Eating the Wrong Kind of Carbohydrates Increases Heart Disease Risk

A new study suggests it's the kind of carbs we eat, not the amount, that increases heart disease risk.

Video: The Dangers of Heart Disease

Our love affair with carbohydrates is hard to break: Time and again, we try to swear off pretzels, bread, and pasta­­—usually in an effort to lose weight­—only to embrace them again after feeling deprived. Turns out, though, we might not need to cut back on all carbs, only certain ones.

That's according to a new study published in today's Archives of Internal Medicine, which found that women who ate the most "high-glycemic" carbohydrates—which cause quick spikes in blood sugar levels—had more than twice the risk of having heart disease as those who ate the least. (The study didn't find the same association in men.) What's interesting, though, is that it was the type of carbs, not the amount, that had the health impact. "High consumption of carbohydrate from high-glycemic foods, rather than overall quantity of carbohydrate consumed, appears to influence the risk of developing heart disease in women," says study leader Sabina Sieri.

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"Bad" carbs score high on the "glycemic index," which assigns each food with a numerical value based on how quickly it raises a person's blood sugar levels. (To develop this index, researchers spent years assessing the potential of various carbohydrates to raise blood sugar.) High-glycemic carbs include white starches and candy, but also surprising foods like baked potatoes, watermelon, and brown rice. "Good" carbs, which include most fruits and vegetables, grainy breads, and pasta, cause a more gradual rise in blood sugar leading to a slower release in the hormone insulin, which moves glucose out of the bloodstream and into cells where it's used as fuel or stored as fat. Slowing this digestive process appears to limit wreckage to cells triggered by elevated blood sugar, possibly protecting against heart disease, diabetes, and other ills. The new study adds to previous research showing that following a low-glycemic diet enabled those with type 2 diabetes to have better control over their blood sugar and rely less on medications than those who ate high-glycemic carbohydrates like white bread and potatoes. Other research suggests that switching to low-glycemic carbs aids in weight loss efforts and might even stave off acne and age-related blindness.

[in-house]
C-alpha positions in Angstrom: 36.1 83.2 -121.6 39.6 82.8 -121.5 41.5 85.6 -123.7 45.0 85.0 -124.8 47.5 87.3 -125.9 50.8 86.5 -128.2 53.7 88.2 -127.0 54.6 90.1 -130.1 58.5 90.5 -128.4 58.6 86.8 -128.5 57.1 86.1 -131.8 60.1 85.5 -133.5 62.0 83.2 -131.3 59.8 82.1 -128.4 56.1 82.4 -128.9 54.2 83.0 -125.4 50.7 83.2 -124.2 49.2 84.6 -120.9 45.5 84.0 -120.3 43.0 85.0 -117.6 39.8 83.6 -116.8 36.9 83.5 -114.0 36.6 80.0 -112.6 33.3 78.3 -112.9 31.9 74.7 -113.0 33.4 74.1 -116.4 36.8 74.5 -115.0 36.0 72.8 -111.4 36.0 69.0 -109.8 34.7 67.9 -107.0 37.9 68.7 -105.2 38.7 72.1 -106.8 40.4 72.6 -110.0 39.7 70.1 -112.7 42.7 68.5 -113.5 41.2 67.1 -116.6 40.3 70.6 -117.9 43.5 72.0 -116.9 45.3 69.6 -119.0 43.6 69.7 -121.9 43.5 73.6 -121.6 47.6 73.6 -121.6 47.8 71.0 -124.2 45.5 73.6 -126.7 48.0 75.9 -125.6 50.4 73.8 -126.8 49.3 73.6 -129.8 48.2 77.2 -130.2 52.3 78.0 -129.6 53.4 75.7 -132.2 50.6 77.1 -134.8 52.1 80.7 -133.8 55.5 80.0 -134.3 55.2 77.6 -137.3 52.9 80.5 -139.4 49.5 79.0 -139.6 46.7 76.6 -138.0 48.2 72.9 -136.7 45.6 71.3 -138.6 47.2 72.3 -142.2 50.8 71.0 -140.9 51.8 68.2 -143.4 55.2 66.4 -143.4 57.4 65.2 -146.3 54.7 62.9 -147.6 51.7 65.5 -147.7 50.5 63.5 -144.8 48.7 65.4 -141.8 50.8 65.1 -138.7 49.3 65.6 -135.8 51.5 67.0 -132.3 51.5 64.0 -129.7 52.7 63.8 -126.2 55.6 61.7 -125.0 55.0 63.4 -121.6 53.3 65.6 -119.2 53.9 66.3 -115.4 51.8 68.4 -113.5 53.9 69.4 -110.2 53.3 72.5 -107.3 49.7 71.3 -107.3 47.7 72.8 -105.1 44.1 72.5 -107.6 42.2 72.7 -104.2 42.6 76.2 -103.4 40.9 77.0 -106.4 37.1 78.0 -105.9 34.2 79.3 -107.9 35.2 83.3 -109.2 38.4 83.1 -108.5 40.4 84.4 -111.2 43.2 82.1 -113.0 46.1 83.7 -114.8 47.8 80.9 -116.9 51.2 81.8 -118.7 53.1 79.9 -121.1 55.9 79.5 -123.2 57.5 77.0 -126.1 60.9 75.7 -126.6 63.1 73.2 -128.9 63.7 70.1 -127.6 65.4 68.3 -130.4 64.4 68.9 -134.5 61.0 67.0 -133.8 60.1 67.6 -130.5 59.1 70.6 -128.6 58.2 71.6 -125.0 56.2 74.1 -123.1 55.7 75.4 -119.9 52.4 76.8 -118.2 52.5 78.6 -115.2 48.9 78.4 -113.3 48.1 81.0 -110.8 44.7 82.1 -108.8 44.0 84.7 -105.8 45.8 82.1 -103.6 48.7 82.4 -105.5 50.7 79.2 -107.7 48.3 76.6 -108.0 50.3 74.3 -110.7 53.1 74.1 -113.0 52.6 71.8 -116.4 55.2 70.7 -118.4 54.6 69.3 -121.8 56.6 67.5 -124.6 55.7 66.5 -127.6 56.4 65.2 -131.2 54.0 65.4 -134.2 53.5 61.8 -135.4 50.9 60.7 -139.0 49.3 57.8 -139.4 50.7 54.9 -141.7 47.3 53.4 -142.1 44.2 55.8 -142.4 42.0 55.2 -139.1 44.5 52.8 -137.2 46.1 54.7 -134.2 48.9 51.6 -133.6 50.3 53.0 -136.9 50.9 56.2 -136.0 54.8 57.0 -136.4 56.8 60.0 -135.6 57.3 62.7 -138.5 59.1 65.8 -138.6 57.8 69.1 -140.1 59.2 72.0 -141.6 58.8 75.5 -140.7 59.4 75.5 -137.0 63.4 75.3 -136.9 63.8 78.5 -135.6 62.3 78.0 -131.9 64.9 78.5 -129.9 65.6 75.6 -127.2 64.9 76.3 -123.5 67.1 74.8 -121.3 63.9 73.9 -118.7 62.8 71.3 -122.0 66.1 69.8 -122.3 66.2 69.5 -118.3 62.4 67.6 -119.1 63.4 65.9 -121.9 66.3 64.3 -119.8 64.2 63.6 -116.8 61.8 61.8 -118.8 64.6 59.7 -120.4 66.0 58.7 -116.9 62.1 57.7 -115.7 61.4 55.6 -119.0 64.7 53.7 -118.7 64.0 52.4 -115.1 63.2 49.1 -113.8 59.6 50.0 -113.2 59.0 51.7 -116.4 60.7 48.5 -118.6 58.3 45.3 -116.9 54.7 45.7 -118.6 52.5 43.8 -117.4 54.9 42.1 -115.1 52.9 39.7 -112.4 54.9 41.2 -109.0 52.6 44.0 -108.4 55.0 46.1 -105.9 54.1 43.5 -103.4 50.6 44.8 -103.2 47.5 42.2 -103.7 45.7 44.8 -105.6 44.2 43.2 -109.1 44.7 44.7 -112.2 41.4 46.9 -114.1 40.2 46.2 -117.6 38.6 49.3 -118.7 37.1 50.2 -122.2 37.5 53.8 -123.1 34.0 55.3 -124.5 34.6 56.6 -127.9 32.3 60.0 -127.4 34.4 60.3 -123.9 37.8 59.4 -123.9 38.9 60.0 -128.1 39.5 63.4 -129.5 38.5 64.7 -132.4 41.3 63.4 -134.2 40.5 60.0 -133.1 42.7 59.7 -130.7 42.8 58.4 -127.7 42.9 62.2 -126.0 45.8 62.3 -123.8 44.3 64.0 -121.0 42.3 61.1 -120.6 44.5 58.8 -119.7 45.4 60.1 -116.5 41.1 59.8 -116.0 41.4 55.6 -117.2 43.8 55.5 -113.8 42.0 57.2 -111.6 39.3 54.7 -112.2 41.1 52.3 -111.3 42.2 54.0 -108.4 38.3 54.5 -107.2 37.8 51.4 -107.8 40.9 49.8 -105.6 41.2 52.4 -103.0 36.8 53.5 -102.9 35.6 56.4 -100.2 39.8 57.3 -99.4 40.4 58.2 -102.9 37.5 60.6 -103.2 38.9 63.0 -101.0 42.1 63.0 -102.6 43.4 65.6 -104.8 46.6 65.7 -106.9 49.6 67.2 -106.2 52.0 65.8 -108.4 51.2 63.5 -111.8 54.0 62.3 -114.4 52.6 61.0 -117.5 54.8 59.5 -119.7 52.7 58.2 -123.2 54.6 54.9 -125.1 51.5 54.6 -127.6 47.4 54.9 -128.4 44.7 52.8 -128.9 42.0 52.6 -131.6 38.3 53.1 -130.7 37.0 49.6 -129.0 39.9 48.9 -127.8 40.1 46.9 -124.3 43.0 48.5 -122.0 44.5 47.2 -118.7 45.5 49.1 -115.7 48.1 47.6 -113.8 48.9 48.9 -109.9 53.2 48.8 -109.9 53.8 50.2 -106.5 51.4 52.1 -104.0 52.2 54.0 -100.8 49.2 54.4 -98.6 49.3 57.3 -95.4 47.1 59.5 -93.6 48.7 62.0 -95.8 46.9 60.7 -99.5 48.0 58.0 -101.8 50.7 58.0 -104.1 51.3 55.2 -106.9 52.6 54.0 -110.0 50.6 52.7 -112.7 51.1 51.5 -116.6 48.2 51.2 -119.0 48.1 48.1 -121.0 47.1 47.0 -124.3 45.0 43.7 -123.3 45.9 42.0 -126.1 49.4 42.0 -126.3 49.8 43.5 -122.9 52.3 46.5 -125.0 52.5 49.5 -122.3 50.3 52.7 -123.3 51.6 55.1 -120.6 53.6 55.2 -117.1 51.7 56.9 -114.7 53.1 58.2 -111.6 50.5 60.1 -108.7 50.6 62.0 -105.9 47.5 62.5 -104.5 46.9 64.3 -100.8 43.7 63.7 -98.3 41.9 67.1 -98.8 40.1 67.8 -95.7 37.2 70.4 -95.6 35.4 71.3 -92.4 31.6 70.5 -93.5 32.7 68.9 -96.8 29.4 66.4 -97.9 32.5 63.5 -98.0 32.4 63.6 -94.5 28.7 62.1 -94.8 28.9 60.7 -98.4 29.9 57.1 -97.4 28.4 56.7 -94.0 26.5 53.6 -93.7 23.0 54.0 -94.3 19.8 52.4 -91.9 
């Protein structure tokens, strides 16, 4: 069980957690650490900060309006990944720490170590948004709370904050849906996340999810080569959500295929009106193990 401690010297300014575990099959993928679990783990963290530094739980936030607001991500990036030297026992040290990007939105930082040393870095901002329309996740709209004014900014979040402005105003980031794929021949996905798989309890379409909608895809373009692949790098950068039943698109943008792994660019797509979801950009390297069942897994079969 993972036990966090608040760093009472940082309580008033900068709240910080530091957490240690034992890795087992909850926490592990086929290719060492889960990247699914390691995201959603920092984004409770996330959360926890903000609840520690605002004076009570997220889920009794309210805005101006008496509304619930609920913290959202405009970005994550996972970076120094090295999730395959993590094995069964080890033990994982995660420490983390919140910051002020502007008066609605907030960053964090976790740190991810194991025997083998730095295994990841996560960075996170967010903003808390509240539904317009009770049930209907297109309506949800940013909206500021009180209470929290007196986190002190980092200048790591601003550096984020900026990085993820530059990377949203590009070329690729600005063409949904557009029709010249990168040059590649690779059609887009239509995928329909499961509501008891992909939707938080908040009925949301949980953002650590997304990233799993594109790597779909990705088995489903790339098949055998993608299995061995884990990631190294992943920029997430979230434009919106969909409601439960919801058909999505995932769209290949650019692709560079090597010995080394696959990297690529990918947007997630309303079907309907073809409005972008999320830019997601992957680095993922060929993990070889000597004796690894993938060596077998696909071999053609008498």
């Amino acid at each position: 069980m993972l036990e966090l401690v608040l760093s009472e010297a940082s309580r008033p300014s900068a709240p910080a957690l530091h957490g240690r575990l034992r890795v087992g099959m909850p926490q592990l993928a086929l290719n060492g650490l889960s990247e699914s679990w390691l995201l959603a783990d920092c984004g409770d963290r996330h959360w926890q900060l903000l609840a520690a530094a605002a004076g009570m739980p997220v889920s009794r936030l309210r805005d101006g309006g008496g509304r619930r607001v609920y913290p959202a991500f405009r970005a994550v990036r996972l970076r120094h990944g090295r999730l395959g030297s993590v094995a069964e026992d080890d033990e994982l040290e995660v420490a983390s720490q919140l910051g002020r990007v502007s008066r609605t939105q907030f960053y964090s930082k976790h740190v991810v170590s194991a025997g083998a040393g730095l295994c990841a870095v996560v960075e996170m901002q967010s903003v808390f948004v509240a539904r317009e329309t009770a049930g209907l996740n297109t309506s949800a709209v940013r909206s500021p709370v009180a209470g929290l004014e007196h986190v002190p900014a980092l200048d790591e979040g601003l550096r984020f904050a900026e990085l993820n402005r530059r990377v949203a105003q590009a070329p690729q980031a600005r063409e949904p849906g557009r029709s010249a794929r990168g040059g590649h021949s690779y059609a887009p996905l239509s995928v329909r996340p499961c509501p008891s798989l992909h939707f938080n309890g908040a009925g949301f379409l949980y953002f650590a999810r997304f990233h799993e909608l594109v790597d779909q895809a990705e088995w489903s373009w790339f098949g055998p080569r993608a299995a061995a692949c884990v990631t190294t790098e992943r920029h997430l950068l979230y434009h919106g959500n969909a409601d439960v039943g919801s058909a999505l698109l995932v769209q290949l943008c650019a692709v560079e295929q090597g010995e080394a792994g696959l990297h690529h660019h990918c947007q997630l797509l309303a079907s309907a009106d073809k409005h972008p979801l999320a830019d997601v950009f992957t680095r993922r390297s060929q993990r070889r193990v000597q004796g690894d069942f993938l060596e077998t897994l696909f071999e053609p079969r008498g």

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"It's a good idea for people to choose foods with a lower glycemic index over higher ones," recommends Sieri. A sensible rule of thumb is to choose mainly carbs that have a glycemic-index value of 55 or less; those 56 to 69 are considered moderate, and those 70 and above are considered high. Here's a listing of popular foods, but remember that serving sizes still count. Eating super-sized portions of any carbohydrate can cause blood sugar levels to soar, and excess calories usually spells trouble for your waistline. The key is to substitute good carbs for the bad ones without eating more of them. Here are some ideas:

1. Switch to darker breads. The best choices are coarse breads sprinkled with seeds and whole grains like cracked or sprouted whole-wheat breads; rye, sourdough or whole-wheat pita bread. (Stick with a slice, not half a loaf.) Worst choices? Bagels, croissants, French bread, kaiser rolls, and, of course, white bread.

2. Choose high-bran or whole-grain cereals. This can be a little confusing, since some of the nutritious cereals, like Shredded Wheat, Cheerios, and Cream of Wheat have a higher-glycemic index than the more-processed Honey Smacks or Special K. The best cereal choices include compact, noodle-like, high-bran cereals like All-Bran and Fiber One and coarse whole-grain cereal like Kashi; other good breakfast choices include slow-cooked, steel-cut oatmeal, and cereal mixed with psyllium, a soluble fiber that slows digestion of carbs.

3. Elect pasta over rice. While pasta is packed with carbohydrates, a 2-ounce serving cooked al dente raises blood sugar levels less than a baked potato or a serving of brown rice. Other good side dishes include boiled barley, bulgur, kasha, beans, and sweet potatoes.